After the first discharge, check the balance of the cells again. Ideally there should be little difference between them in a fully functional battery pack. If there is significant difference (IMHO, 0.1v between the highest and lowest voltage) then you may have a bad cell somewhere. Do another balanced charge and discharge cycle and see if the same cell has troubles. If it does, rip it apart and try again.

If the battery remains balanced, then you can actually use a none balance charger (cheaper, and usually higher current for rapid charging) for most charge cycles, tho make sure it is balanced occasionally and no harm in doing a slow balanced charge once in a while.

Conclusion/Notes

Using 18650 cells gives you great flexibility in not only the size (voltage and Ah), but also the shape. This example has shown creating standard blocks, but with some creativity you can make a battery that follows a certain shape (ie, follows the outer curve of an R2 unit’s interior). If you want to make use of recycled cells, then this is a very cheap option to get some very high capacity batteries built. Even buying brand new cells will still save you a lot of money.

For example, I’m currently building a 6s12p pack using NCR18650B cells. I’m getting these for approx £3 a cell. That makes the total cost of cells £216, which gets me a 24V/40Ah capacity battery in a fairly small form factor that can give out nearly 80A (my droid barely pulls 10A at full speed!). I doubt I could fit enough SLA batteries in my droid to get that, and a similar capacity of LiFePO4 would set me back about £800. Even taking into account the cost of a spot welder (which can be used many times of course) its double the price.

One thing I haven’t covered in this article is a BMS. This is a Battery Management System, which monitors the battery, makes sure nothing is going wrong with it, and will cut off the output when the battery gets too low. I’m still researching these myself, and will possibly mess with them on my next pack. IMHO, if you are keeping an eye on the battery voltage during use and doing periodic balance tests and charges, then a BMS is not necessary.

Also note that capacity of the cells will drop over time, depending on number of cycles, how deeply they were charged/discharged, and how rapidly they were discharged. Take care of the battery, and it will last longer, drain it constantly at high current and it will be dead within a few hundred cycles.

 

Apr 102016
 

Ok, so remote means just a few meters away, either in the house or in the car. Somewhere warm anyway.

So, as mentioned in my previous post, I’d done a lot of research, and one of the things I came across was this video:

This is what I want to be able to do. I’ll never have the room for an actual observatory like this one, but I could at least automate a lot of the work. That’ll scratch at least two, maybe three, of my geek itches. Of course, everything has to be Linux based, and also as cheap as possible. With that, I decided on at least the following to start with:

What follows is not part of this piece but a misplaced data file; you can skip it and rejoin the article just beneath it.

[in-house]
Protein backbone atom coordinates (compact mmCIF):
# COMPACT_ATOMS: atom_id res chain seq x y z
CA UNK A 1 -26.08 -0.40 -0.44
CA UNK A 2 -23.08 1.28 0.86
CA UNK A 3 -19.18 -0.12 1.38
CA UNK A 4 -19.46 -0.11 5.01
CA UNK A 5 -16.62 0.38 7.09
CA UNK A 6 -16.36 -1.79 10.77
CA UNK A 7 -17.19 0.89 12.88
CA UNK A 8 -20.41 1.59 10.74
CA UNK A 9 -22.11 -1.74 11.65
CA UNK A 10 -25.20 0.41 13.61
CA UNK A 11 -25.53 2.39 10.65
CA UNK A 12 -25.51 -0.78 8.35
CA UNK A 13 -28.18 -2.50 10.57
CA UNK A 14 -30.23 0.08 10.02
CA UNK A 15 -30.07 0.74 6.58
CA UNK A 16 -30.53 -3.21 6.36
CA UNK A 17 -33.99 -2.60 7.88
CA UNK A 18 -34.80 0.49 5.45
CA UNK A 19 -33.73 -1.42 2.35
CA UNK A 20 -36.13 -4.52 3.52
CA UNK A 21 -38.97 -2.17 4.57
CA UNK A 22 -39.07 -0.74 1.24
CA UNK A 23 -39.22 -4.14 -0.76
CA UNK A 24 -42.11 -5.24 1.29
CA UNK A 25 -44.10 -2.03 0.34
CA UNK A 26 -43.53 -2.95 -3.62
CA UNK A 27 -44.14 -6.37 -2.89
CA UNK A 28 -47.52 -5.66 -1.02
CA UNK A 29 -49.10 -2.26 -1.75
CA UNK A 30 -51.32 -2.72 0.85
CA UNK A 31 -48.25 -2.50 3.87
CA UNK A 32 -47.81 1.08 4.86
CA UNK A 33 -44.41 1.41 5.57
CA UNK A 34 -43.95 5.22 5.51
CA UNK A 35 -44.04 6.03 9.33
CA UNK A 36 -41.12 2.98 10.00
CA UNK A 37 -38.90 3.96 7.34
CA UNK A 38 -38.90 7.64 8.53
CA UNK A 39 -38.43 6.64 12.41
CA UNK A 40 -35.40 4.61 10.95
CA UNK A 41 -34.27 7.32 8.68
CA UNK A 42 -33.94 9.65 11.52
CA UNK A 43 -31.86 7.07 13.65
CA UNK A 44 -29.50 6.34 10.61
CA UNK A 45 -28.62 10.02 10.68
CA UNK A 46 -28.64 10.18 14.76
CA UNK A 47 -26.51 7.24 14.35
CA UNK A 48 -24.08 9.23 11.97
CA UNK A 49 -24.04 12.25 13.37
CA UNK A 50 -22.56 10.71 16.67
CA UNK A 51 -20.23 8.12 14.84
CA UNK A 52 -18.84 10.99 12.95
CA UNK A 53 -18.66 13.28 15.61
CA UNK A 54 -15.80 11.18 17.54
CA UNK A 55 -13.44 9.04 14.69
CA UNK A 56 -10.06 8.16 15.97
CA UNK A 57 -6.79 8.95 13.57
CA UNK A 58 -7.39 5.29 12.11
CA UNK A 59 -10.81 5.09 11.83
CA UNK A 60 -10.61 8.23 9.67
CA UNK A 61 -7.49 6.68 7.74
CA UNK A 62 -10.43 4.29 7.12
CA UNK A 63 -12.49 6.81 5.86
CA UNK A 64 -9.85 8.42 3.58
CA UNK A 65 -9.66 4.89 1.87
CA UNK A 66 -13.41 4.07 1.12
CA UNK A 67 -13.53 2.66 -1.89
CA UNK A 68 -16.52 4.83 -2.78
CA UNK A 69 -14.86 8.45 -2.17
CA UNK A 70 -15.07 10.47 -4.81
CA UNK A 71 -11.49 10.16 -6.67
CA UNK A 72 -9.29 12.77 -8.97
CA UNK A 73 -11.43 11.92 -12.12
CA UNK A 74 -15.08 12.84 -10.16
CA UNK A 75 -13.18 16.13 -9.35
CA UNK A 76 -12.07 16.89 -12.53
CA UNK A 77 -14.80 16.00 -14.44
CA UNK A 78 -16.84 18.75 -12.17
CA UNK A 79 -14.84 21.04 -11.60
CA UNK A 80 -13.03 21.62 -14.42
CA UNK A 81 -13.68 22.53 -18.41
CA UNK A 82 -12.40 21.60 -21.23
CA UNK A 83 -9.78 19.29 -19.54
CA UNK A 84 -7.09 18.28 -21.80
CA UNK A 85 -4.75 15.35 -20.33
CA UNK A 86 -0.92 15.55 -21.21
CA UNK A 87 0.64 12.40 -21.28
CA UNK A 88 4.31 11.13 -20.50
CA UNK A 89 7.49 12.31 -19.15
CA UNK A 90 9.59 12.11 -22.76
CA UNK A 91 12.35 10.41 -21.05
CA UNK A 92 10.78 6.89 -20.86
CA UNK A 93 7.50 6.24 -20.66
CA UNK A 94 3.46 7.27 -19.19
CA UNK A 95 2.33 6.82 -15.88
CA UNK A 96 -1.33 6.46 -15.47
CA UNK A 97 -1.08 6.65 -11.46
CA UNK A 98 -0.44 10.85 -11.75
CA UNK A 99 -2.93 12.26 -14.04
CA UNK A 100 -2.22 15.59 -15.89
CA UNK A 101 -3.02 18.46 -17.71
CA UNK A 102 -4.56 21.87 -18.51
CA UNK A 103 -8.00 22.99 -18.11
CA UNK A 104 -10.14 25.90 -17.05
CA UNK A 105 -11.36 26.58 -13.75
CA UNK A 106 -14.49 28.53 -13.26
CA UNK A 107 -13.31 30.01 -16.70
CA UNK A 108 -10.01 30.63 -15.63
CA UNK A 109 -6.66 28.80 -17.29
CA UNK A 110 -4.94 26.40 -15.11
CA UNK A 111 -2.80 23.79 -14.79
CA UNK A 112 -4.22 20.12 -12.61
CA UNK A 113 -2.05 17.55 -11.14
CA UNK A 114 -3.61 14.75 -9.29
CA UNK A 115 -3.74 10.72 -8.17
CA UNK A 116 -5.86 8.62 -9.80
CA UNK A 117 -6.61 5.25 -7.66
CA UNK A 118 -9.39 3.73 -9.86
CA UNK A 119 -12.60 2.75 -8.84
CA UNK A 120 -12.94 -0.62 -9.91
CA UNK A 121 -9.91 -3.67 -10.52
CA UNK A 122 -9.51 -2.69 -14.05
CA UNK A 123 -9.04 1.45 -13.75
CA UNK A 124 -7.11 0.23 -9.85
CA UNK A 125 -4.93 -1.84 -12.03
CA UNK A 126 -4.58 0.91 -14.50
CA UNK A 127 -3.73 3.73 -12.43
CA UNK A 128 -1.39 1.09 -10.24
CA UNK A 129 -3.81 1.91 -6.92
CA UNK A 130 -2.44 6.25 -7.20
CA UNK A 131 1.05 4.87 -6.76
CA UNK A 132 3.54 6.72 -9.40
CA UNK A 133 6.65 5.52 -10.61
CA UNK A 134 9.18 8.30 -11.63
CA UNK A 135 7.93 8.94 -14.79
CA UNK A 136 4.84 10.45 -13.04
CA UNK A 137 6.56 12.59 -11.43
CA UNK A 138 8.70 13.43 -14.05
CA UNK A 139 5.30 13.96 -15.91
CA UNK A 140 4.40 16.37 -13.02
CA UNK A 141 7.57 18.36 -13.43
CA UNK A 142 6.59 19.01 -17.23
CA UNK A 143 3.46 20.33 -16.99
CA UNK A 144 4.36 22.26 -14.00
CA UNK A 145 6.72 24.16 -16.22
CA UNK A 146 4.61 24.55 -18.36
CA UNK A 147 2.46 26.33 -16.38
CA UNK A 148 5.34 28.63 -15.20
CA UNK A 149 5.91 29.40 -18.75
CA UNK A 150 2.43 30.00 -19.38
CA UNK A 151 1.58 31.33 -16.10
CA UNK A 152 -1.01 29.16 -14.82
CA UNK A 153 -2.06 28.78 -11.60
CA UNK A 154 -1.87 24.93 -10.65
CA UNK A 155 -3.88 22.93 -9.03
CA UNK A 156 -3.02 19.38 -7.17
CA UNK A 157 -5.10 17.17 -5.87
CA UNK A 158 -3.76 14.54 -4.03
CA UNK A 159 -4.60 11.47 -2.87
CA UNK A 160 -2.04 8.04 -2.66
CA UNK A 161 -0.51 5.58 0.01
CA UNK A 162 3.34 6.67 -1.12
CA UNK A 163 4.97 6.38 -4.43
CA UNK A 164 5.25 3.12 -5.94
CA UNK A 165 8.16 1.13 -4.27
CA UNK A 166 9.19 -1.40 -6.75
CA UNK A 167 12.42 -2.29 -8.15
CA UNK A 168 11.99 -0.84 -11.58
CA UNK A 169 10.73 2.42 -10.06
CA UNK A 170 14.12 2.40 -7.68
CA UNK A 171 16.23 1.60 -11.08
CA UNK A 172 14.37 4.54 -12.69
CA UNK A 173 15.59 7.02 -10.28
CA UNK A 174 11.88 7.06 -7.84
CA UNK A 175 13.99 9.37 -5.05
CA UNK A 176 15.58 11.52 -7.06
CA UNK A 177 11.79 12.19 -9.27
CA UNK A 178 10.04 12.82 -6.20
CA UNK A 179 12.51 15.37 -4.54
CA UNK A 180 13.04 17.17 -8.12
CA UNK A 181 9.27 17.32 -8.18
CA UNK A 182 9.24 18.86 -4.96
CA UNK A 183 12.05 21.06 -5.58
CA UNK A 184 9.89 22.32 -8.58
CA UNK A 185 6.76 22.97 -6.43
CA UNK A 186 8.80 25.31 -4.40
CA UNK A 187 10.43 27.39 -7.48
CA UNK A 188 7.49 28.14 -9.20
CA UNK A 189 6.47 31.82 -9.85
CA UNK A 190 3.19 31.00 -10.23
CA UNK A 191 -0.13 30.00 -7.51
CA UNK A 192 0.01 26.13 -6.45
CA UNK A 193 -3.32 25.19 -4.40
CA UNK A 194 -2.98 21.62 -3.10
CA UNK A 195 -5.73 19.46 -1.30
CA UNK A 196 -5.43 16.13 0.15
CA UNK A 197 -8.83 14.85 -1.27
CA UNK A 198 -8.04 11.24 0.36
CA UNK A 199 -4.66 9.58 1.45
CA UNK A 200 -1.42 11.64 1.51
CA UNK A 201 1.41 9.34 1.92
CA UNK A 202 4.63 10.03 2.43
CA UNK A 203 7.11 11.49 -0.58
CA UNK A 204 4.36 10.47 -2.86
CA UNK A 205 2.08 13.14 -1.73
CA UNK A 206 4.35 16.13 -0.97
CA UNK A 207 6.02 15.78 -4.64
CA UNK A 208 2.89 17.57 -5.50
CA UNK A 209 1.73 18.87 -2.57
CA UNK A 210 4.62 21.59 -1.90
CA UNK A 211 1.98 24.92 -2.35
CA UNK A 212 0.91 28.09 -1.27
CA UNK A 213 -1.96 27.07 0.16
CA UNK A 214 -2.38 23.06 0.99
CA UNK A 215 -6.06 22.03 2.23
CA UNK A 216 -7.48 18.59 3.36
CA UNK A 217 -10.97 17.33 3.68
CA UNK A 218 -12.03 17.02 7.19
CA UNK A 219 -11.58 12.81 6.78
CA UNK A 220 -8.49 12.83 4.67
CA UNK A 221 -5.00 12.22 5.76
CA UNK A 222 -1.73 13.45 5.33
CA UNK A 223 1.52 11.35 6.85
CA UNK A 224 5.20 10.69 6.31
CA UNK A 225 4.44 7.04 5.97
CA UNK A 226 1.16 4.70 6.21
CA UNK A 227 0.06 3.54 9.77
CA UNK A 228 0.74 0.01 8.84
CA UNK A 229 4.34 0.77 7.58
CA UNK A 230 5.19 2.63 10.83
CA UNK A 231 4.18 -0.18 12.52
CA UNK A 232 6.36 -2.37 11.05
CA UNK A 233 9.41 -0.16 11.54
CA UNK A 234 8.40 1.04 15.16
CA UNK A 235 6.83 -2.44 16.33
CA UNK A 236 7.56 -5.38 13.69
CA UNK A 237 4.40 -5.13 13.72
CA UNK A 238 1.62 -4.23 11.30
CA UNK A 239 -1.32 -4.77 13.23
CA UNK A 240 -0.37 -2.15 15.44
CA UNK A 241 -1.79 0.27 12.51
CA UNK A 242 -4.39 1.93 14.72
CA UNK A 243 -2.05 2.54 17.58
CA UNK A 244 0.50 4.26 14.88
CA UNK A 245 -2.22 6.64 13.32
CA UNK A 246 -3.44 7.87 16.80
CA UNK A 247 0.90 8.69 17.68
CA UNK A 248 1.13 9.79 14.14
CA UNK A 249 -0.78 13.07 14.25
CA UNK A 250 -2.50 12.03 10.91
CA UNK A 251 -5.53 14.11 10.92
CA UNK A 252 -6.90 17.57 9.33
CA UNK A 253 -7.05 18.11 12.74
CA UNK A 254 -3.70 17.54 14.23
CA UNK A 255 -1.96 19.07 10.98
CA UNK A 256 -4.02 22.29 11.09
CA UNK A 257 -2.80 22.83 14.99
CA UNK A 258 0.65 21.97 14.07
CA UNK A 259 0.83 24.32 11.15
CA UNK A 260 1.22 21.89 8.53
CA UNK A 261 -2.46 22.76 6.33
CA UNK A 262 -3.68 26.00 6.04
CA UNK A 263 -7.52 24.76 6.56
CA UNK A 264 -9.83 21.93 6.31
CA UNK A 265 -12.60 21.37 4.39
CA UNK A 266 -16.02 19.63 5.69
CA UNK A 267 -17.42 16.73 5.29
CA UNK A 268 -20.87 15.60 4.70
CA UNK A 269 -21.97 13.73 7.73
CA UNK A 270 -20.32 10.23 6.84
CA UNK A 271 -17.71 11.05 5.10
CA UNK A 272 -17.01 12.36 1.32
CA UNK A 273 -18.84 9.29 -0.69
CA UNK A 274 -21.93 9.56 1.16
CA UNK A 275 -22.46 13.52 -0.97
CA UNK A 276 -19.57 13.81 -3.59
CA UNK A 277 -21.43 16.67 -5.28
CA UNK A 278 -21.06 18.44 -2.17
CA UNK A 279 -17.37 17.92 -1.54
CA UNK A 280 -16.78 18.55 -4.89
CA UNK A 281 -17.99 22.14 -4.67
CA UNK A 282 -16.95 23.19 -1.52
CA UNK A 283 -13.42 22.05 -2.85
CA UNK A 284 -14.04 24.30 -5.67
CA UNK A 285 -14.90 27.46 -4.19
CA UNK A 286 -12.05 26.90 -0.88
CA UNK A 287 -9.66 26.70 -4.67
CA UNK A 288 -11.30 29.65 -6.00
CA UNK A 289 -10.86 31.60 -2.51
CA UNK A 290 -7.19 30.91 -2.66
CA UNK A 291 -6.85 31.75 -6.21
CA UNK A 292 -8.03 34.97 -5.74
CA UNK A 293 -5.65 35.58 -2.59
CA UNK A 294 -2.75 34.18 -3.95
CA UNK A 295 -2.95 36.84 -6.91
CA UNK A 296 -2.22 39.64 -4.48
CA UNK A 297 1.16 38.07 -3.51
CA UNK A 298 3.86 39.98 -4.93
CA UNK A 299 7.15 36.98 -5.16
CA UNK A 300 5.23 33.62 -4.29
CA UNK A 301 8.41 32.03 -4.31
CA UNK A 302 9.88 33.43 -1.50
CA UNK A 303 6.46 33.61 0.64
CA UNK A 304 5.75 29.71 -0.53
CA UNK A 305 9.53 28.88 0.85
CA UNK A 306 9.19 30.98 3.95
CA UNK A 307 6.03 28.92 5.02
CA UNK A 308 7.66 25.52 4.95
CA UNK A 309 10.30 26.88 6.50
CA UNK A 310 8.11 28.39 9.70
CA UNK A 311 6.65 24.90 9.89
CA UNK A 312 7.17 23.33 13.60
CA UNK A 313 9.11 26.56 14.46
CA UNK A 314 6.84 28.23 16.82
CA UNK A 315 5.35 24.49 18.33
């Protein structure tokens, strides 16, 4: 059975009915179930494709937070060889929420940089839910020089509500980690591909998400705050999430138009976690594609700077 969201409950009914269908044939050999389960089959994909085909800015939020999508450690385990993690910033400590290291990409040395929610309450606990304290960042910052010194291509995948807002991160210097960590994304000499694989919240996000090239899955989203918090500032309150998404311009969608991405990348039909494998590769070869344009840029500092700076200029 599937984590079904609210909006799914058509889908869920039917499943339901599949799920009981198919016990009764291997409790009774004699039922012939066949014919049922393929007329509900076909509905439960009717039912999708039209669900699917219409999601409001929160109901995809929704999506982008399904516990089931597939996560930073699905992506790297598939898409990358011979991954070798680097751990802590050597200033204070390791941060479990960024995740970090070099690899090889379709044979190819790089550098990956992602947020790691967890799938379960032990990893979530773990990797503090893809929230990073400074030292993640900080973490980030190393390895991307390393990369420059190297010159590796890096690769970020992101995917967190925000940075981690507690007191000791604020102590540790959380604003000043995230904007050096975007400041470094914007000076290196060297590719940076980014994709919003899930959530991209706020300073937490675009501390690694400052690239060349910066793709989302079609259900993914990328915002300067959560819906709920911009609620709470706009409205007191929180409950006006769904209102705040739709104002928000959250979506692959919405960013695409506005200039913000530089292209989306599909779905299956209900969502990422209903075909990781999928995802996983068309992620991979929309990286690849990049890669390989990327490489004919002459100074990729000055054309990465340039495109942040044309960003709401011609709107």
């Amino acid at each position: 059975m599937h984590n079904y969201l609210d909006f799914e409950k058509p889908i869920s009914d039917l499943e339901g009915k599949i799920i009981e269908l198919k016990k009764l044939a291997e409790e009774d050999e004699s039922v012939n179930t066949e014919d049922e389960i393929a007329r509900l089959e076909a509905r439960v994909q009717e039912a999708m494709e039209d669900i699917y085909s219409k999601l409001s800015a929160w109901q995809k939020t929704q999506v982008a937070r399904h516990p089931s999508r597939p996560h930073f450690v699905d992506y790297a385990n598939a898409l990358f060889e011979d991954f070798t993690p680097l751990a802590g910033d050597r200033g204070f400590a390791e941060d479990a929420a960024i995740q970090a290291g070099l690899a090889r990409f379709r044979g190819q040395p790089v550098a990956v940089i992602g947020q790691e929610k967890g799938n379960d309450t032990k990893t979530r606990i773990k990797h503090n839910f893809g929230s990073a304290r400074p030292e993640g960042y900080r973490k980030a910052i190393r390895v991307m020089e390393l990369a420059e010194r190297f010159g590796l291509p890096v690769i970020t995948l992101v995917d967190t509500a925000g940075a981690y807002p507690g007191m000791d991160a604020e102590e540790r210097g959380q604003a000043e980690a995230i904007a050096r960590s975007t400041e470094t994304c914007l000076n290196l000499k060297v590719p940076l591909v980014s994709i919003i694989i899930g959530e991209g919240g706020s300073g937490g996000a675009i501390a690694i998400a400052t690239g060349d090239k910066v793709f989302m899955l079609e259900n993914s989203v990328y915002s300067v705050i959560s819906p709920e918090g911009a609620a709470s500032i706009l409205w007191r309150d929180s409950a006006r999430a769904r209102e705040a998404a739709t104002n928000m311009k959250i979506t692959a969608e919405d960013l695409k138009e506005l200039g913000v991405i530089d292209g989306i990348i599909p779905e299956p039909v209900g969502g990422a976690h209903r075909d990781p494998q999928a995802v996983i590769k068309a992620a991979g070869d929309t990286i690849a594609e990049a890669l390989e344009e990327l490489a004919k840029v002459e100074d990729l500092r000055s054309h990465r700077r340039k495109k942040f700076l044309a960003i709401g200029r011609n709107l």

• AstroEQ – Definitely needed goto support on my EQ5 mount to start with.Fully made systems can be bought (minus steppers and mounting hardware), but I already had most of the parts laying around the place so decided to make it myself using an Arduino Mega
  • Indilib – This, running on a raspberry pi acts as a remote control server for anything that I wanted to add. All devices had to be supported, or easy enough for me to add with my limited programming skills.
  • Guide Scope – These are used to ‘lock’ onto a star and make sure that the telescope mount follows it precisely. Long exposures of up to even 30 minutes can then be achieved without too much difficulty. Initial plans are to try and use the Raspberry Pi camera (will try both standard and NoIR) versions.
  • Focuser – Last essential part for remote control is the ability to focus the telescope. This will use the DSLR attached and a stepper motor coupled to the focus knob. There are a couple of arduino based projects that emulate the MoonLite protocol, which is supported by indilib.

Once I’m happy with this lot (and I *will* blog my progress) and have some of my other projects finished (*cough* R2), then I want to take a look at a couple of other add ons such as:

  • Filter wheels – I can use kstars to take many photos with different filters in place, and also with a black filter I can automatically take dark frames for stacking images. (Dark frames are used to remove noise in the picture that is generated by the DSLR)
  • Auto lens cap – A simple servo driver to cover the telescope main lens. Not really necessary, but figured it would be a nice project.

I should be able to do all of this fairly easily. I already have most of the components necessary, and the software running on my workbench. One of the big issues I’ll need to work on is just how to mount it all to the scope and stop the cables getting tangled!

My next blog should be on building and configuring the AstroEQ.

Apr 052016
 

Hi, my name is Darren and I’m a serial hobbiest.